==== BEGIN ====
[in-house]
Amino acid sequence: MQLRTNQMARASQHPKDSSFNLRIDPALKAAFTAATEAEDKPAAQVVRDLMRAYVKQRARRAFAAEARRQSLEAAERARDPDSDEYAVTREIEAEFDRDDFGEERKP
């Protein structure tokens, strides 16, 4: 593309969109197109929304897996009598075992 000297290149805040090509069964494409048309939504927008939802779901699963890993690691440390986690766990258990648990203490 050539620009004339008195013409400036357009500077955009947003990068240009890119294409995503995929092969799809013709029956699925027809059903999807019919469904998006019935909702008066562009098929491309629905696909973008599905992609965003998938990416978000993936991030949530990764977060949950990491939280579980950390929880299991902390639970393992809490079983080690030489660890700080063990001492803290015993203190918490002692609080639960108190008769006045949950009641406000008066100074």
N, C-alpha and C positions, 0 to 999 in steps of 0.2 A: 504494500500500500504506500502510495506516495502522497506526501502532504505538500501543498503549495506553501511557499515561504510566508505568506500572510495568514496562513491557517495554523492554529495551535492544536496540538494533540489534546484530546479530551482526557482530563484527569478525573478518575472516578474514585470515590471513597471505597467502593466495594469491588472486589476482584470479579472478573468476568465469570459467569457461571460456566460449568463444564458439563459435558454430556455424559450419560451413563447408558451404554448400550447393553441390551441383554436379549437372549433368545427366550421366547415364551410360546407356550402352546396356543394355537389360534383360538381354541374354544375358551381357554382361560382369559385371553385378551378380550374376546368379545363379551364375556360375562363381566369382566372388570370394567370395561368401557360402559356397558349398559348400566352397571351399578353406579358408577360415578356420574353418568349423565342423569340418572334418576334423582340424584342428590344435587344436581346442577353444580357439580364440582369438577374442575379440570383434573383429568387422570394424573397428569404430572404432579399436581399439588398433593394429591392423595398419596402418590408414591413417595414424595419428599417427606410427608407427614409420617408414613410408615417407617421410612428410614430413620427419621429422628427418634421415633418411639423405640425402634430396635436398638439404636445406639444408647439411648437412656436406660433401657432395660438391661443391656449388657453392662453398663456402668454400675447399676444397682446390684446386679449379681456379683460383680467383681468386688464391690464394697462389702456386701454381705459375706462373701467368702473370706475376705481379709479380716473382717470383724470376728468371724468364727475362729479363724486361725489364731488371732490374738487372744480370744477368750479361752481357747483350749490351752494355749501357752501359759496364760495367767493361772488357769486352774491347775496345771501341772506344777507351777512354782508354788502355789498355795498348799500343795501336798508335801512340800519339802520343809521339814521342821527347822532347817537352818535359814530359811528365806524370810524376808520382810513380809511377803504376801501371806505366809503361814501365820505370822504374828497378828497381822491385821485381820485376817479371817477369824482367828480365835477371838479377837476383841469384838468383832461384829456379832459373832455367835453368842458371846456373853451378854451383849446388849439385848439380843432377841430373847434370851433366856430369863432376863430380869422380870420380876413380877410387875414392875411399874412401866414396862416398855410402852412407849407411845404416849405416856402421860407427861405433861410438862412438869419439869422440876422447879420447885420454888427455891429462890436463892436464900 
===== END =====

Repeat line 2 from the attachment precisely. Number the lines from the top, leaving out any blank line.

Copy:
Amino acid sequence: MQLRTNQMARASQHPKDSSFNLRIDPALKAAFTAATEAEDKPAAQVVRDLMRAYVKQRARRAFAAEARRQSLEAAERARDPDSDEYAVTREIEAEFDRDDFGEERKP